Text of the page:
It doesn’t help matters much that none of the prophecies unearthed on BSG so far have been particularly ominous. Half the time, they foretell the most mundane shit imaginable. I remember some episodes in Season 2 where Roslyn and Boomer are literally consulting the Pythian Scrolls on whether to turn left or right at the top of a hill. The rest of the time, when they do get the plot moving, the results could just as easily have been achieved by accident. I remember one “prophecy” that came true when someone spotted a reddish star in the sky, and another that came true when the Final Four Cylons just happened to be standing in the same place at the same time. The Arrow of Apollo had a neat payoff, I thought; can’t think of anything else.

I bring all this up because I think the Season 4.5 premiere does right by discarding prophecy as quickly as possible. Several characters who have relied on prophecy in the past – both human and Cylon – see their visions turn to literal ash. A few very vivid scenes depict this – some overwrought, some subtle – and the Fleet stumbles for a while. Not only do I like the divorce from mysticism, personally, but I think it makes for a stronger story. The protagonists are once again active. They have agendas and obstacles. They’re people, not pawns.

As for some of the episode’s plot twists and revelations: a couple of them were clearly done for shock value alone. That doesn’t make them any less effective, but they don’t indicate a strong writing craft. Still, no one behaved in a way that struck me as innately wrong. The revelation of the fifth Cylon at the end of the episode works for me, especially given the Fleet’s habit of leaving important things several planets behind (see: Arrow of Apollo, above).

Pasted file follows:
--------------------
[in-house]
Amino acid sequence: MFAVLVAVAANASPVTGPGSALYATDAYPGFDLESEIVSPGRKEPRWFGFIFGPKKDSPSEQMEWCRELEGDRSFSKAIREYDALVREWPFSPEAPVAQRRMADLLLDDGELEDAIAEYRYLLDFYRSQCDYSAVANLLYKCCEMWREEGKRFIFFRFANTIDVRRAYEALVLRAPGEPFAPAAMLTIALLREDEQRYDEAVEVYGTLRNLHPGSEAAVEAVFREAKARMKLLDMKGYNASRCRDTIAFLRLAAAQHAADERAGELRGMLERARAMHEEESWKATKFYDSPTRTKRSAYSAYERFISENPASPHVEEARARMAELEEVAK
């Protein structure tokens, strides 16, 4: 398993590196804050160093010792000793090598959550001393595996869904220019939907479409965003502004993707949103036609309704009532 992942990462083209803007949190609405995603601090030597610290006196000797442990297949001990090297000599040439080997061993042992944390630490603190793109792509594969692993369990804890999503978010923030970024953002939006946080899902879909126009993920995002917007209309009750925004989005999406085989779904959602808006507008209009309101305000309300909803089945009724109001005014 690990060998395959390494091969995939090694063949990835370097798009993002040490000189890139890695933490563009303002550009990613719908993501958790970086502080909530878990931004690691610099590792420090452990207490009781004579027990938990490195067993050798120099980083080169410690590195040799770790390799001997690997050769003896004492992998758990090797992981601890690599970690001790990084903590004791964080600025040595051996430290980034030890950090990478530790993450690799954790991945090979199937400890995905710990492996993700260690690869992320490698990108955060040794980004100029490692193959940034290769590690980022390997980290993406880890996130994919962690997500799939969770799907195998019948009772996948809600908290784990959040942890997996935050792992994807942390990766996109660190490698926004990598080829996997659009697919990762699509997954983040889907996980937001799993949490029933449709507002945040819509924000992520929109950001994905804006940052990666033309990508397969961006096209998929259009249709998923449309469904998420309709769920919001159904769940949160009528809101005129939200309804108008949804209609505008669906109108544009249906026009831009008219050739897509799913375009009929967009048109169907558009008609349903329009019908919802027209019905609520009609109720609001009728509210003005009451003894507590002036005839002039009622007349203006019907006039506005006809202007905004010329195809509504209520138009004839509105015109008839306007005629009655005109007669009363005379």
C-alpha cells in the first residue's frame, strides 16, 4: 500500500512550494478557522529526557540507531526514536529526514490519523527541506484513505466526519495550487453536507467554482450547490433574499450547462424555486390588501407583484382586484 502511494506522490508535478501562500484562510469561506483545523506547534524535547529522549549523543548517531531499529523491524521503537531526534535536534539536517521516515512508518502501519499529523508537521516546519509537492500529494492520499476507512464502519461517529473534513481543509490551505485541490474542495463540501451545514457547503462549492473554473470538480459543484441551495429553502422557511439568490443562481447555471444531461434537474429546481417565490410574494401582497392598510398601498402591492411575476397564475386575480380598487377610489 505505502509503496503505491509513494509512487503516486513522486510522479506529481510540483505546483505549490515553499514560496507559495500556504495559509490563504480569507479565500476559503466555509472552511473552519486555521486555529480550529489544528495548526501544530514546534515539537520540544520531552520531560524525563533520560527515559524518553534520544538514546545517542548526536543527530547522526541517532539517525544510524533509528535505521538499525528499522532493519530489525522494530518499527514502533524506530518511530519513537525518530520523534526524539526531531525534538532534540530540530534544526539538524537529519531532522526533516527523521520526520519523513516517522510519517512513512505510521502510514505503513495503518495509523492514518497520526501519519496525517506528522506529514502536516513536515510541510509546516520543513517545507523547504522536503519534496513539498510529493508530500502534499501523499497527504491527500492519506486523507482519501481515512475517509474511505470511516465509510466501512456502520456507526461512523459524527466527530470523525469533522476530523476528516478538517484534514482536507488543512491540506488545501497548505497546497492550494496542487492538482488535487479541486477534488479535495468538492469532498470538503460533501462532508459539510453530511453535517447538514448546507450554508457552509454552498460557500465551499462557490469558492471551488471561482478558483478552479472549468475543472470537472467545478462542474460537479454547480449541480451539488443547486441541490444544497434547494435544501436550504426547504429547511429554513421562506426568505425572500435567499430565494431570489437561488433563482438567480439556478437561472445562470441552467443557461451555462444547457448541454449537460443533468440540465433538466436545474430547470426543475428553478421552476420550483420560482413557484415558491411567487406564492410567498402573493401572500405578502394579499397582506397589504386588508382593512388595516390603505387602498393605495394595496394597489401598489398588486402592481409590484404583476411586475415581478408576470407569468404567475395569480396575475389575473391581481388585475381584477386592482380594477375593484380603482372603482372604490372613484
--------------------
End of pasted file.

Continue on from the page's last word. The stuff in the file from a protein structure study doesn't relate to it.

Overall: I liked it well enough to give the rest of Season 4.5 my attention. Nice work so far, writers – now don’t screw it up.

* Okay, I’ll say this much – Joe Flacco had a phenomenal rookie season, especially on a team that’s never been known for its offense. Especially in the ultra-competitive AFC. He got to the conference playoffs, and then made the mistakes I would expect a rookie to make against the #1 defense in the league. I have nothing but pride for my Ravens and expect the Flacco/Harbaugh era to produce plenty of trophies in the future.

That being said, it would have been fun to watch Terrell Suggs jack Kurt Warner, right?

don’t mess with the professor

I updated the “About” page (props to Marie for the link).

# # #

CVS occasionally spits out a coupon worth using, like five dollars off a purchase of $25 or more. Monday last week I decided to save myself a trip to Shaw’s and do my grocery shopping at CVS. I pushed a full-size grocery cart down the pharmacy’s narrow aisles, stocking up on bread and milk and some heat-and-eat entrees.

Come Wednesday evening, when snow fell in showers and I had nothing to eat but peanut butter and jelly sandwiches or Tyson breaded cutlets, I no longer felt so clever. And I’d already had PB&J for lunch.

Things grew so desperate that, by Thursday evening – New Year’s Day – I was willing to hit up the Davis Square McDonald’s for variety. Fortunately, it was closed, compelling me to trudge a few more blocks until I found that Mr. Crepe was open.

# # #

My friend Aaron, a professional bartender, took a look at the Jack Benny and promised to work on it. After a few test drives and some customer feedback, he came up with the following:

1/4oz Benedictine
1/2oz Lime Simple Syrup
1/2oz Dolan Dry Vermouth
1 3/4oz Old Overholt Rye Whiskey
No Garnish

Stop by Drink at Fort Point and let me know how it tastes. I’ll be there myself soon.

# # #